The FAA is silent concerning multi-party or multi-contract arbitration. Most arbitral institutions, however, including AAA/ICDR and JAMS, provide a mechanism for joining additional parties or consolidating arbitrations between the same parties under more than one contract. The ICDR provides for the appointment of a special consolidation arbitrator at the request of a party. In addition, some states provide specific procedures permitting courts to order consolidation of cases where the claims arise in substantial part from the same transaction or series of transactions or common issues of law or fact exist. See, e.g., Cal. Code. Civ. Pro., § 1281.3. However, a party may not be compelled to submit to class arbitration unless there is a contractual basis for concluding that the party agreed to do so. Stolt Nielsen S.A. v. Animal Feeds Int’l Corp., 559 U.S. 662 (2010). In such cases, the arbitrator will decide whether class arbitration is permissible.
The issues of multi-party or multi-contract arbitration are not regulated in the GrCCP or in L. 2735/1999. Despite the absence of specific provisions though, it is accepted that by virtue of a submission agreement i.e. an arbitration agreement concluded ex post referring to existing disputes, claims arising under multiple contracts could be submitted to a single arbitral proceeding.
The situation is drastically different with regard to arbitration clauses concerning future disputes. This is because such clauses are deemed intrinsically linked to the given legal relationship under which these disputes are anticipated to arise. In domestic arbitration, said nexus is reflected to article 868 GrCCP which provides that legal relationship under which future disputes are anticipated to arise must be clearly stipulated in the arbitration clause as a prerequisite for its validity. But also with regard to international commercial arbitration, the intrinsic nexus between the arbitration clause concerning future disputes and a specific underlying legal relationship is deemed undeniable by case law and legal literature. In light of the above, claims arising under multiple contracts are claims arising under different legal relationships linked to different arbitration clauses. Hence, in the absence of a rule allowing for such a consolidation under Greek law, neither arbitral tribunals nor State Courts may impose it upon the parties. This holds true even if the several arbitration clauses are identical or at least compatible and even if the contracts and/or the disputes at hand are interrelated and/or pose essentially the same factual and legal questions. That being said, party autonomy may allow for such a consolidation of claims arising under different contracts in one single arbitration proceeding. Indeed, provided that the express consent of all parties involved is granted, multiple claims arising under multiple contracts, even signed by different parties, could be tried in a single arbitration. An obvious predicament would be the incompatibility of the various arbitration clauses. However, the agreeing parties may overcome this problem as well by amending the existing arbitration clauses (in all actuality such an arrangement could amount to a new submission agreement).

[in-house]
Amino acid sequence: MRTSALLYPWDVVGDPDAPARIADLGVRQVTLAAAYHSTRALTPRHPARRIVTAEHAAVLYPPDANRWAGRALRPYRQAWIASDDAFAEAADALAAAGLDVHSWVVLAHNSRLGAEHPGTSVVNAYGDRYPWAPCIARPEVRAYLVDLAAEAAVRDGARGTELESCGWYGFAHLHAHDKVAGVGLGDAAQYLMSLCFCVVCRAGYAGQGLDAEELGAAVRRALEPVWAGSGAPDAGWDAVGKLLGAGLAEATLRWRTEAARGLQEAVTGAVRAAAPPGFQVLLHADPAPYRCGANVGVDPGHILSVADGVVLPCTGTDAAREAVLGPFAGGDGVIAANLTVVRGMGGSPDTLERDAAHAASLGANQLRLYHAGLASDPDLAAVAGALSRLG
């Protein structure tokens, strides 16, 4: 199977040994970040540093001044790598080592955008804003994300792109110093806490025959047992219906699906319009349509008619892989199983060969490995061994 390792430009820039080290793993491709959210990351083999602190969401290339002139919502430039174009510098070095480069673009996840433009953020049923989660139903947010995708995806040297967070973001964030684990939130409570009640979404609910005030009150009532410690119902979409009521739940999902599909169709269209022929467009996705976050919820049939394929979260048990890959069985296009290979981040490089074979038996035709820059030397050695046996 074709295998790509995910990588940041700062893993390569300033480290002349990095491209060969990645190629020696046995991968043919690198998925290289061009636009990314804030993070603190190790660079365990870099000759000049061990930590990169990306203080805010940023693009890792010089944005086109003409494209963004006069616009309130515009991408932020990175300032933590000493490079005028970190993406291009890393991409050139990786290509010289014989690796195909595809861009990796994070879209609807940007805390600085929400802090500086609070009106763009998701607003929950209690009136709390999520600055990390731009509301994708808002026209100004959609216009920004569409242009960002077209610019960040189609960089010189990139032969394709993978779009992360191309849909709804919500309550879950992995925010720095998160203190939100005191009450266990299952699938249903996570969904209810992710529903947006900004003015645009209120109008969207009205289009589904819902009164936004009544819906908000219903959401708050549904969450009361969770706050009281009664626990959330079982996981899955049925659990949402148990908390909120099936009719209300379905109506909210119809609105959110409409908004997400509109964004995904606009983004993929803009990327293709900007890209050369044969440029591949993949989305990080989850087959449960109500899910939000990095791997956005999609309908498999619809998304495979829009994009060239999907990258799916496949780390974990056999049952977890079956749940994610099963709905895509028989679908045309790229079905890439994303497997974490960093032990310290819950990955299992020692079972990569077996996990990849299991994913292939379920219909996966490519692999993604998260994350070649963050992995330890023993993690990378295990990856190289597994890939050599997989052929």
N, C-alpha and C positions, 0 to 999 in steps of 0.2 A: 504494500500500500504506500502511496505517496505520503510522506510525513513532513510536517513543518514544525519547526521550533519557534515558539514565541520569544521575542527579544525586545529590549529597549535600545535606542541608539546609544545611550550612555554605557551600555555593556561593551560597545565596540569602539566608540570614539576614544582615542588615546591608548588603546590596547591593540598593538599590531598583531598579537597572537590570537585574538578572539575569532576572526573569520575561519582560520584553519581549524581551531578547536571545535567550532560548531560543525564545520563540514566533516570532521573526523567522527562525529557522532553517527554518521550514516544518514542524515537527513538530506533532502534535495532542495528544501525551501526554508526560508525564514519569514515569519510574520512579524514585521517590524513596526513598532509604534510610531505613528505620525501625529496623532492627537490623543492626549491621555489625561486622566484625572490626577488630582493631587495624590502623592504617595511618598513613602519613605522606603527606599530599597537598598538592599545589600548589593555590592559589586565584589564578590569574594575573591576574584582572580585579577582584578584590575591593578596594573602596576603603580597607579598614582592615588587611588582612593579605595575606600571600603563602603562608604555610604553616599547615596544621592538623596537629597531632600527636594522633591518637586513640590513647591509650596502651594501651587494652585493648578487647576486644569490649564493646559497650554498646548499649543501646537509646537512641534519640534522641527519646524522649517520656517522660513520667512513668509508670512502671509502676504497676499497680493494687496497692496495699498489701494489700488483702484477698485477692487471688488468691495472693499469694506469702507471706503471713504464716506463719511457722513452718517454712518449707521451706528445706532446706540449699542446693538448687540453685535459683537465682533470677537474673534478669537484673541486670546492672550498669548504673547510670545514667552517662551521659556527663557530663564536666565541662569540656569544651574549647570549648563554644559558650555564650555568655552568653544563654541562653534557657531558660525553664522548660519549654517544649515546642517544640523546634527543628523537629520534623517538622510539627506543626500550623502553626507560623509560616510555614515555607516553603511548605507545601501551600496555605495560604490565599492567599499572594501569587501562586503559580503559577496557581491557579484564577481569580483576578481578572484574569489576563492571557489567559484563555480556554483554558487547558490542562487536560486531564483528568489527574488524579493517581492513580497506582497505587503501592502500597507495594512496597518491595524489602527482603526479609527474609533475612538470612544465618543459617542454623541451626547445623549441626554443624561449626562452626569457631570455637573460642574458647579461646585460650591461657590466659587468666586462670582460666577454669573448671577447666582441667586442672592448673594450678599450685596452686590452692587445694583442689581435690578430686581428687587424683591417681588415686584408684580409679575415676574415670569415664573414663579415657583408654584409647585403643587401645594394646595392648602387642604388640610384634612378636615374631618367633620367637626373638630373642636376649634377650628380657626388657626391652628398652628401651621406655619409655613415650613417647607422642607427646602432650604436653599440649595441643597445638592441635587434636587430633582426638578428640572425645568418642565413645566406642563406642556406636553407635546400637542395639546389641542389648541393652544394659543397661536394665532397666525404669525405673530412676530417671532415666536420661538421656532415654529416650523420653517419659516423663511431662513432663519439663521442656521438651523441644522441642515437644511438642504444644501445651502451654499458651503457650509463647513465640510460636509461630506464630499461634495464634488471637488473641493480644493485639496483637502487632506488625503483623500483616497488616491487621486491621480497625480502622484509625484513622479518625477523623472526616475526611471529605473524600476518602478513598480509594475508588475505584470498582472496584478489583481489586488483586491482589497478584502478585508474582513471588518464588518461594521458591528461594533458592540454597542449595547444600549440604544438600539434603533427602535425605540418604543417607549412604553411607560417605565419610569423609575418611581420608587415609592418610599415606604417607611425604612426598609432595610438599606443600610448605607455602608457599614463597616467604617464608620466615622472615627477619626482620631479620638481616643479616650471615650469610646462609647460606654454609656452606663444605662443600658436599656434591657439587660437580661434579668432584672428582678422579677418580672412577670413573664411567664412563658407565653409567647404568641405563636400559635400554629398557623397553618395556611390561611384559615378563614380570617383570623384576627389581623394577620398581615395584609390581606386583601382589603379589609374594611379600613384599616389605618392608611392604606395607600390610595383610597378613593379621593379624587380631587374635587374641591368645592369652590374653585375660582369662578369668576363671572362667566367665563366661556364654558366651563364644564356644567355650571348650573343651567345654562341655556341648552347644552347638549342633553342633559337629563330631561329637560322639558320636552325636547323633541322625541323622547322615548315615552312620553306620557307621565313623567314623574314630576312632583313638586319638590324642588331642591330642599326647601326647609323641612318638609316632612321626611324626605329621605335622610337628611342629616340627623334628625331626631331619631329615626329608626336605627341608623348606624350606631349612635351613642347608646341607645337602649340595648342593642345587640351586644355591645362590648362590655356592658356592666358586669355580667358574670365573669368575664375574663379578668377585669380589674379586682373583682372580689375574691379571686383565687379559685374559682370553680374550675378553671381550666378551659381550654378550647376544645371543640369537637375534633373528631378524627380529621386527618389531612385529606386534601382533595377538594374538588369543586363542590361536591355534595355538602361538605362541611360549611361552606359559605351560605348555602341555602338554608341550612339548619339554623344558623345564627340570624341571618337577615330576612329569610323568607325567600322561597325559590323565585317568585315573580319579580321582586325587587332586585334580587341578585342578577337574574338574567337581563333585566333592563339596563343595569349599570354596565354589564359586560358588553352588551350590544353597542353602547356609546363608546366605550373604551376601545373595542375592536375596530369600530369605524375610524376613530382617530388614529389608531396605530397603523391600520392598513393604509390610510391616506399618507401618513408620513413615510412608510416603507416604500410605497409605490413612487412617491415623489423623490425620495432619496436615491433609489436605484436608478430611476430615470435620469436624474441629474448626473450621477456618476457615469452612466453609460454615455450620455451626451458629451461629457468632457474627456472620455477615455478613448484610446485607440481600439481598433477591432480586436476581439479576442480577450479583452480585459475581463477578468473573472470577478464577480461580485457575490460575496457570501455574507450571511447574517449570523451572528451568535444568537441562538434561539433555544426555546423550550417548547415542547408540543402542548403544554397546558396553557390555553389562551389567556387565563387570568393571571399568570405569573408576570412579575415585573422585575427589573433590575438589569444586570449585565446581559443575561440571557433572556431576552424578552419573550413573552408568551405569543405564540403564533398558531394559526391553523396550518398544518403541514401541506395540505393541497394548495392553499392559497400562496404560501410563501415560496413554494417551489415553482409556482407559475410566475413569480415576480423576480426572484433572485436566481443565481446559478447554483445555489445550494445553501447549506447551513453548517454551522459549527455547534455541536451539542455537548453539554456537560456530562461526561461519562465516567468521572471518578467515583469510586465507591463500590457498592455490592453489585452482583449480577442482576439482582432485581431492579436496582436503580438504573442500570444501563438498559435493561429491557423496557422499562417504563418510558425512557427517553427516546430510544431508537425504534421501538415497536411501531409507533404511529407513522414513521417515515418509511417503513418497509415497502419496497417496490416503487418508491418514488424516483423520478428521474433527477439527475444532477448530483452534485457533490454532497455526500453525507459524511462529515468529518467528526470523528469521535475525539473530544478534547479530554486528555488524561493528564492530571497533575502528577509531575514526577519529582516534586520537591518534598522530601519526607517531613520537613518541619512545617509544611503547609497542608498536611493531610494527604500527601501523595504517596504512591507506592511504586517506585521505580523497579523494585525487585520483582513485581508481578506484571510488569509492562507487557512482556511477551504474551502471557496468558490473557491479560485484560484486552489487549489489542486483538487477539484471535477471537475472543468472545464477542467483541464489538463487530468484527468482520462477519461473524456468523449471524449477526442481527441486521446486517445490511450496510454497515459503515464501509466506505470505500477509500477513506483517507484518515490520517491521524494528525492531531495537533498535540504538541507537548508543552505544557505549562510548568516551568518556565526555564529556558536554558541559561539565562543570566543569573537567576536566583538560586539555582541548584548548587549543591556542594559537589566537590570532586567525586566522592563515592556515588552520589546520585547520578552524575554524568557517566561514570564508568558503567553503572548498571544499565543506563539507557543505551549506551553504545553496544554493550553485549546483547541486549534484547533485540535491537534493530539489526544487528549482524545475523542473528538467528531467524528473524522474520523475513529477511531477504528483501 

In the context of procedural autonomy, the parties may agree to the application of institutional rules under which the issues at hand are to be decided (see for example the relevant provisions of ICC Rules 2012).
The above hold true also with regard to the consolidation of multiple arbitration proceedings. Assuming that institutional rules providing for the opposite are not applicable, in the absence of specific provisions under Greek law, such a consolidation may not be imposed upon not willing parties. Party autonomy may nevertheless provide for such an arrangement.
The Israeli law does not distinguish a two-party arbitration agreement from a multi-party arbitration agreement, and the laws applicable to both types of agreements are the same laws.
The 1996 Act does not provide for court-ordered consolidation. This matter is left open to (a) the rules of arbitral institutions, which often provide a framework for consolidation or (b) the parties to agree as they so wish (s.35 of the 1996 Act).